This is the BEST SketchUp book that I've seen for beginners, regardless of the title's effect on your self-esteem or the age of the book. The author, Aidan Chopra, worked at SketchUp since before it was called SketchUp. You can skip around the chapters, now that you know basic SketchUp skills, but here are the best parts to review:
- Chapter 5: Falling in Love with Components (which you really will, if you learn all about them)
- Chapter 6: The whole chapter is a good review.
- Chapter 7: Keeping Your Model Organized (ESSENTIAL reading)
- Chapter 8:
- Great info about working with photo textures.
pages 255-267 are essential if you work with imported CAD files
I recommend that everyone join this forum. It answers your questions about SketchUp, Extensions, Layout, the 3D Warehouse, the mobile viewer, and has a tutorial section. Feel free to tag me there (@katyakean) when you ask questions, and I’ll answer them!
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Most of those videos are only a few minutes long, so if you can watch one a day, you'll be a pro in no time.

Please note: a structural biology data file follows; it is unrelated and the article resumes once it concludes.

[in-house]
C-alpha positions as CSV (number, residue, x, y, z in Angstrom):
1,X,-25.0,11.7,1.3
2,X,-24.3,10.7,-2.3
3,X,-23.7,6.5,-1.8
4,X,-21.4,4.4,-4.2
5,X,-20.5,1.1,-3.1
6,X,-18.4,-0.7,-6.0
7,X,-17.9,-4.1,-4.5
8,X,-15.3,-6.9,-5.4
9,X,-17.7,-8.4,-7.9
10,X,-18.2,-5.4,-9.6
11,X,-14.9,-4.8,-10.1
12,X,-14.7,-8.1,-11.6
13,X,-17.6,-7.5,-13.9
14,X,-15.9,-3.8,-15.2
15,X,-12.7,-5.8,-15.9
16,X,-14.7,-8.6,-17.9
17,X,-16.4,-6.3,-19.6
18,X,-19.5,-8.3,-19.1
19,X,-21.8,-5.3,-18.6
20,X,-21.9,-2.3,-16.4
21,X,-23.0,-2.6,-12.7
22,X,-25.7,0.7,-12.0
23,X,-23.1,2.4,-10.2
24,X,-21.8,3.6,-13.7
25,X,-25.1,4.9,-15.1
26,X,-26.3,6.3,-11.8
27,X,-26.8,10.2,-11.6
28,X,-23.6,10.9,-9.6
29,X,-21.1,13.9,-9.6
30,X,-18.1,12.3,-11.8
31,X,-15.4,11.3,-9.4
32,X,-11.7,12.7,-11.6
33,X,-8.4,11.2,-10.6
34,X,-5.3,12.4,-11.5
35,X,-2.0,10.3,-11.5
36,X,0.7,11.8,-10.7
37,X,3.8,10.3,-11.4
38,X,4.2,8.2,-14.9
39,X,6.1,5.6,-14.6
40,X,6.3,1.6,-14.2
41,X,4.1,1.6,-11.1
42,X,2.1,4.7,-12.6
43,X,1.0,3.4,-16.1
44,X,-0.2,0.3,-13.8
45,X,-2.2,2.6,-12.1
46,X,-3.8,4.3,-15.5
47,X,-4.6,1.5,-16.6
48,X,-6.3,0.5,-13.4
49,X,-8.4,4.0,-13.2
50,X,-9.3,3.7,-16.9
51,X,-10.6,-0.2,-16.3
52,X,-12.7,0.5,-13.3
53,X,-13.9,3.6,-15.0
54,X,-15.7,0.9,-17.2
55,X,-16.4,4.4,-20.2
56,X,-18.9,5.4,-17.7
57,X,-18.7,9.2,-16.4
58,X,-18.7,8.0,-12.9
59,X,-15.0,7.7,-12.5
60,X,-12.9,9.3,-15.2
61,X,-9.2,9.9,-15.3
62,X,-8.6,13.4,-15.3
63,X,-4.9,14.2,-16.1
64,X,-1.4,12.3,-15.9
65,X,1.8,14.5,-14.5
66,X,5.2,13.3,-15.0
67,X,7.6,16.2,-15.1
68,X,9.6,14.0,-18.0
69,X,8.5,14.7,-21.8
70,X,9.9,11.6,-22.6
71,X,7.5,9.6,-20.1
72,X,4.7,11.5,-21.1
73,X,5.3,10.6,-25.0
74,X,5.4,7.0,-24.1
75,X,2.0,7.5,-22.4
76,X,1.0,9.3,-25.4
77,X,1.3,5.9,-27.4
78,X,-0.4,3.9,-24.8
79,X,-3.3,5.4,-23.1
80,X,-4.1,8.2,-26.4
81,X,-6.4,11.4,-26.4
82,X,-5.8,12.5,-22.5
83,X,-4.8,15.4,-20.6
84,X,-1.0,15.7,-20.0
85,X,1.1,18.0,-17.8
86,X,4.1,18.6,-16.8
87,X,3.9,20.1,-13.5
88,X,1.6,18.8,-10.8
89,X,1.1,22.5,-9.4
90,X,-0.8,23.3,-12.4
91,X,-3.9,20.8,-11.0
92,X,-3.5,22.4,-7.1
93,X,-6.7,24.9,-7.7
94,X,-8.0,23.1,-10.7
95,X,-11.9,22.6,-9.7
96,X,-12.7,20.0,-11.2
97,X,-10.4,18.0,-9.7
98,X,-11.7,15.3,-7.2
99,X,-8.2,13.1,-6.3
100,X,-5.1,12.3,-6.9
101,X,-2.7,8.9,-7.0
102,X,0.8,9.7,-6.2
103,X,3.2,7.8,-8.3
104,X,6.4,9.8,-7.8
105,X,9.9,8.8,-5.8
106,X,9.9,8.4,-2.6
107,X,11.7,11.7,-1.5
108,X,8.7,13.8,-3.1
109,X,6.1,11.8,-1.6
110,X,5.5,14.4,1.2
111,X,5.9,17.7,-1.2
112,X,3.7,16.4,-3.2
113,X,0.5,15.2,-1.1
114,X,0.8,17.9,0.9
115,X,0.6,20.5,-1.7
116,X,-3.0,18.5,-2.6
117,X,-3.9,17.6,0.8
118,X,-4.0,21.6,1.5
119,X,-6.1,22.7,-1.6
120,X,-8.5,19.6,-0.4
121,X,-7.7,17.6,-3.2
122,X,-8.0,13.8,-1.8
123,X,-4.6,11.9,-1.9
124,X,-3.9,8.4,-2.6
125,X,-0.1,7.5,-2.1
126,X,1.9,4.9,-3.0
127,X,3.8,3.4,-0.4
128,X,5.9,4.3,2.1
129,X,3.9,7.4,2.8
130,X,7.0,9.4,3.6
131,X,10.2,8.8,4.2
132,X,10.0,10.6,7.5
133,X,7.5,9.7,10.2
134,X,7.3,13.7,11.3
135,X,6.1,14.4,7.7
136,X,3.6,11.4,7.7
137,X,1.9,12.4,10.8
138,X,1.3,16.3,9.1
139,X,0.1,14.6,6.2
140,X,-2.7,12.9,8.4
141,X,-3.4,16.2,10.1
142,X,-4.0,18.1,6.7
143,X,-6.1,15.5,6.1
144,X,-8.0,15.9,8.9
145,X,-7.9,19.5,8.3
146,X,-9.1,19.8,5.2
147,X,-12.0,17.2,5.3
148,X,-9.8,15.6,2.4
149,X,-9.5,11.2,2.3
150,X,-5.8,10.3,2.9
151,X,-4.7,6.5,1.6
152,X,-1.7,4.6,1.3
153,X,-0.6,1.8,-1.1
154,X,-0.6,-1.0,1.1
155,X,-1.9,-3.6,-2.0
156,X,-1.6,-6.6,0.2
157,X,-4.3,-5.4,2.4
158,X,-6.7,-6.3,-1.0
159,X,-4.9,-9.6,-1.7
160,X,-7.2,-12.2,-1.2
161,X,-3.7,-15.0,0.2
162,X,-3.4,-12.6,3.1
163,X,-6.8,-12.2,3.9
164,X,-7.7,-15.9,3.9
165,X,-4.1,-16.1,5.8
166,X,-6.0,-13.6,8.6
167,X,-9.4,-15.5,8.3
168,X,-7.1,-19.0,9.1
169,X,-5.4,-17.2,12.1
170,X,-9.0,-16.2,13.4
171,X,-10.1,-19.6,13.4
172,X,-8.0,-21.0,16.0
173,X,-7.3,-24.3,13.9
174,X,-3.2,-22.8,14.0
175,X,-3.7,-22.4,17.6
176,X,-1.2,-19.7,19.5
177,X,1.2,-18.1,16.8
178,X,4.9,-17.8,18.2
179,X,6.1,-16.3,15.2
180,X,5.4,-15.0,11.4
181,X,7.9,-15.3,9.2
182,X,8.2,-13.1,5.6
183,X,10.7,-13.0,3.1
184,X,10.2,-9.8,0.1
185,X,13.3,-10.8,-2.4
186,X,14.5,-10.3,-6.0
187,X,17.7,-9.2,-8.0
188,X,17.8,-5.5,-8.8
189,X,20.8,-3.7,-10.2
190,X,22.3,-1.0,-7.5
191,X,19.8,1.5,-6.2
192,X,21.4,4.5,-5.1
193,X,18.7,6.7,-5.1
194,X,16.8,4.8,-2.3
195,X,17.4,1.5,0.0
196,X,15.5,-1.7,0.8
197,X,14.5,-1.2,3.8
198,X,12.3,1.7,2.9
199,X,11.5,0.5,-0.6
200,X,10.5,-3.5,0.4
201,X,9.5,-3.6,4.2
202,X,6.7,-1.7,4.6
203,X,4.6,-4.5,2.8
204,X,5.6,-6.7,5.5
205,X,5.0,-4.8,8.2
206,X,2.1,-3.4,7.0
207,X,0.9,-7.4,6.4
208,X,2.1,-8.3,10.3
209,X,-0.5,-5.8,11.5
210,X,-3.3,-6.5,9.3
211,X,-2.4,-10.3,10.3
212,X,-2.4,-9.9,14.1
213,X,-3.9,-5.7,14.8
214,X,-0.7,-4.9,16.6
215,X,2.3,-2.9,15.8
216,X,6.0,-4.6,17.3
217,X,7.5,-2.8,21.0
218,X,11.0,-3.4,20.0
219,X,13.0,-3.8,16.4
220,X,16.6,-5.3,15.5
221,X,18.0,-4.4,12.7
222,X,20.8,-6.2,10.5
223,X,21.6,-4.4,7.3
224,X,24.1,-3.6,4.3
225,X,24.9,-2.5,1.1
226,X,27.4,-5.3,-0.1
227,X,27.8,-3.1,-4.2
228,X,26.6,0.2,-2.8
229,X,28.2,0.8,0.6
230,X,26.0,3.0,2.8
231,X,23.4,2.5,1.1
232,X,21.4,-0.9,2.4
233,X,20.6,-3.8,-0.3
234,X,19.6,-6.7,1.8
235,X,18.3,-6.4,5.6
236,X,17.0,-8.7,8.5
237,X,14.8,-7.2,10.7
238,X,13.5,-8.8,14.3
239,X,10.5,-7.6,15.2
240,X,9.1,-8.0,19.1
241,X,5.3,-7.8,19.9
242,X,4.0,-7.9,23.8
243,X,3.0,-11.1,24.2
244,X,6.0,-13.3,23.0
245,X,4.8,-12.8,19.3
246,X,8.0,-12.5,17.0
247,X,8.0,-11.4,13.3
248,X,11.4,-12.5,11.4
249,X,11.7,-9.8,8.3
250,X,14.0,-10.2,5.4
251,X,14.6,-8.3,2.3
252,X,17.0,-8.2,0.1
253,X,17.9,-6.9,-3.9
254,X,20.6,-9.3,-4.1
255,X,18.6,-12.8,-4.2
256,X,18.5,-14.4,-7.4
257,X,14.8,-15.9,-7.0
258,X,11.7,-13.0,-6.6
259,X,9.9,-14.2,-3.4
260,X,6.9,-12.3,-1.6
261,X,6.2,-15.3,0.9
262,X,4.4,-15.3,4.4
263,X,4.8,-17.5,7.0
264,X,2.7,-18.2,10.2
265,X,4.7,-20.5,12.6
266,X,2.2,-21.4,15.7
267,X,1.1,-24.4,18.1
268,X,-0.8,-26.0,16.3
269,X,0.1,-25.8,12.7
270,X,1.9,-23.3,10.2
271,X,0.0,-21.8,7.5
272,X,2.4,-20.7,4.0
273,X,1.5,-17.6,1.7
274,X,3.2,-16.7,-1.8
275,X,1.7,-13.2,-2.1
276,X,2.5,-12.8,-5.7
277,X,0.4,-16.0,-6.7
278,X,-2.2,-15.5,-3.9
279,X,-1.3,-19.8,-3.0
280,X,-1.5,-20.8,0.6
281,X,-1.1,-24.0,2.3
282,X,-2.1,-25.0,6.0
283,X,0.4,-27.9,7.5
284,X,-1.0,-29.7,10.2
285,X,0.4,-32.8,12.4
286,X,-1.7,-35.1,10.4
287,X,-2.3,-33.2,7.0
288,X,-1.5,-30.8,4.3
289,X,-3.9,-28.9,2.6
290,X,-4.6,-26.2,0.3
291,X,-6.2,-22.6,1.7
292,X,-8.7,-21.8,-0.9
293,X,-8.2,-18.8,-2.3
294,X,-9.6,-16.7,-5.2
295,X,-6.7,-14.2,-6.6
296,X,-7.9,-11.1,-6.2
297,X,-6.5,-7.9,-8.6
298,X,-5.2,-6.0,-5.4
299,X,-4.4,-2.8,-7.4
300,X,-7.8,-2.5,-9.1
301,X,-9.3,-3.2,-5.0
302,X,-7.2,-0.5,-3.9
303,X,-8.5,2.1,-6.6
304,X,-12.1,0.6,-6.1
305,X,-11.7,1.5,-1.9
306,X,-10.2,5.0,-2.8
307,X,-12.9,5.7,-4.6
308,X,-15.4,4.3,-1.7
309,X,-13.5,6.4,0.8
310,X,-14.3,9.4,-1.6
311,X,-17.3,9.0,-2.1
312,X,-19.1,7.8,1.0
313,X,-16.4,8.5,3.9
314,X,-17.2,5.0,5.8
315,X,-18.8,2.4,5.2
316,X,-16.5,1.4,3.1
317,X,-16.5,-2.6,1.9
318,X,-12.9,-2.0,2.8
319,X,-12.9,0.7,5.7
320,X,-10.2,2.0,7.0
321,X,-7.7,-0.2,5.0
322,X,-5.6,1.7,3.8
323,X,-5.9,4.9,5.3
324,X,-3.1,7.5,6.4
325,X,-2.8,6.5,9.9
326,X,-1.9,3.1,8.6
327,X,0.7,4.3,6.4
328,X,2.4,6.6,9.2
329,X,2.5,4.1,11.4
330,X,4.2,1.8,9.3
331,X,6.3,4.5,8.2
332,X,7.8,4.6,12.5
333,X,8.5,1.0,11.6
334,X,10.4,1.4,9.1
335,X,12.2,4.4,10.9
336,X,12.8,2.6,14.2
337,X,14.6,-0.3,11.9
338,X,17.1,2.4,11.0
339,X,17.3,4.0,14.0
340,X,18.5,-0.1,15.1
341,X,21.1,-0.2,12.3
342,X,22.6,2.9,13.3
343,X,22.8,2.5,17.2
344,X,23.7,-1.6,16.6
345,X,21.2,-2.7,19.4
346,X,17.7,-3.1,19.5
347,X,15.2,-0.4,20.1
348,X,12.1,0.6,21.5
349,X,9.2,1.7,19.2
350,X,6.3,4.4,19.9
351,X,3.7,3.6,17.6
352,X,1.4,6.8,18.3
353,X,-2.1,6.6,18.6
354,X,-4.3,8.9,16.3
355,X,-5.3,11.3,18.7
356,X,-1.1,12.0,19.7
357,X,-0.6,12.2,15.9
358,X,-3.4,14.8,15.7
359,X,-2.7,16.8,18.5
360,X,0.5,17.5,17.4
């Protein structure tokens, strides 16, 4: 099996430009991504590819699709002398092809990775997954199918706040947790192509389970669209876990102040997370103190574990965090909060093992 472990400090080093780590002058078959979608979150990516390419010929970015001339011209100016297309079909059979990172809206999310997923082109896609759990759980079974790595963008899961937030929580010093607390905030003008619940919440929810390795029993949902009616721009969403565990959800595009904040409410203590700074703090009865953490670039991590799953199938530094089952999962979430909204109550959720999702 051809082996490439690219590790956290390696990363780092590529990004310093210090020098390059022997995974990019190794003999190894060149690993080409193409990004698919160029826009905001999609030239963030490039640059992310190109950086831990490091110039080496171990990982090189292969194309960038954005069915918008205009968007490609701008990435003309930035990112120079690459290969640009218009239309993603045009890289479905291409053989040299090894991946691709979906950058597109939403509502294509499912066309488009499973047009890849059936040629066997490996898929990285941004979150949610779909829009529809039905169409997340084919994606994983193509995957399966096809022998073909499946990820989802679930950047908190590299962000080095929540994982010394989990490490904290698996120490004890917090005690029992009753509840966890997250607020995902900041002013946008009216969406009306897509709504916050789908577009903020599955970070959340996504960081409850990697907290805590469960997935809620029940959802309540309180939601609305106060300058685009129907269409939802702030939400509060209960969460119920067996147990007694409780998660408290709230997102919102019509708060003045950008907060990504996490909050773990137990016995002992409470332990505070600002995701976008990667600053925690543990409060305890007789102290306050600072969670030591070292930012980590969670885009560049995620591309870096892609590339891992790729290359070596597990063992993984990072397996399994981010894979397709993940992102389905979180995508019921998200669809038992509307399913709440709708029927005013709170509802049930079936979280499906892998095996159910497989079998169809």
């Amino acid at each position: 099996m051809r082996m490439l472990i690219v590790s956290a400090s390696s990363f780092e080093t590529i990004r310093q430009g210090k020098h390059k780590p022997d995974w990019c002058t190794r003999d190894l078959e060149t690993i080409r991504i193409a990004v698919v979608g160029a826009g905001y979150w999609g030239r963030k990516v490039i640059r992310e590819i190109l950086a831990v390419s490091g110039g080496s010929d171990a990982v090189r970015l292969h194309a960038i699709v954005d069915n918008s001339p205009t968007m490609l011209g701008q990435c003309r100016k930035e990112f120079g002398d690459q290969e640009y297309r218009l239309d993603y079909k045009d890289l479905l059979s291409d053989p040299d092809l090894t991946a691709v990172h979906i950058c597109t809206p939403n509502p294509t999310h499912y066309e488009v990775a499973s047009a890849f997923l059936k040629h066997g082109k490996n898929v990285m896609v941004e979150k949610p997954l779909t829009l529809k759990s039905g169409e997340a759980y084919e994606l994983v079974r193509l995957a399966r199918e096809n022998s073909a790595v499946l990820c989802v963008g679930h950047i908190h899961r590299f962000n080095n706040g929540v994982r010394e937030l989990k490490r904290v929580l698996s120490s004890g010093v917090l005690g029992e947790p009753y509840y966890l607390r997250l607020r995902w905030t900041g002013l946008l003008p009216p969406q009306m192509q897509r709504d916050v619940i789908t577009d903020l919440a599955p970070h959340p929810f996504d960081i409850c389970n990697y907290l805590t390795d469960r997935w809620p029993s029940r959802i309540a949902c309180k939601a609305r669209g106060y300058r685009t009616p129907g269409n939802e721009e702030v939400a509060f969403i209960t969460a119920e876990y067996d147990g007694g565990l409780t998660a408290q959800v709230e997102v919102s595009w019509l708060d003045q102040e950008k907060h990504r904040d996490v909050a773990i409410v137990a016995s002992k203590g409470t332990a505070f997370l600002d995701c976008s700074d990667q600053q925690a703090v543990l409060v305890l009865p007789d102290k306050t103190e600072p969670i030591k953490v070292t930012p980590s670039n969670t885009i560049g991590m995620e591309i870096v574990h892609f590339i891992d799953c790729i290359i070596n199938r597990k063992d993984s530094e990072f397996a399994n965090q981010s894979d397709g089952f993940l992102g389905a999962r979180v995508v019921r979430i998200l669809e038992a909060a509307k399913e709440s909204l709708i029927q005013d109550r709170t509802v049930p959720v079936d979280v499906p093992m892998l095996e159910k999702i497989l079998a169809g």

The first of the Nick Sonder videos:
His new book can be found at on Amazon
Another excellent source of Extensions are found on SketchUcation.com. Many SketchUp extensions are found on commercial websites, as well, and require a manual install. Smustard's MakeFaces plugin is one example, which is very useful when working with imported line drawings.
Here are a few easy Extension Warehouse extensions that most people want to use at some point.
- DropGC: Drop selected groups/components onto geometry below. Useful for getting entourage (cars, people, plants, etc.) from an elevated site plan down onto Google Earth terrain.
- Weld: Select multiple connected edges, curves, and/or arcs ("connected" means having common endpoints), then use the Weld tool to join them into a single "polyline".
- PathCopy: PathCopy allows you to select a path (edge, curve, or polyline*) and then select a group or component to copy along the selected path.
- 1001BitTools: Before you try to make stairs or a Hip Roof yourself, try it with this instead.
This handy printout shows shortcut codes to common tools. The entire SketchUp Help Center is invaluable, and definitely worth exploring.
Resources for Textures/Materials
People often ask about the ergonomic mouse when they see it in class, so here it is! http://amzn.to/28KmRwd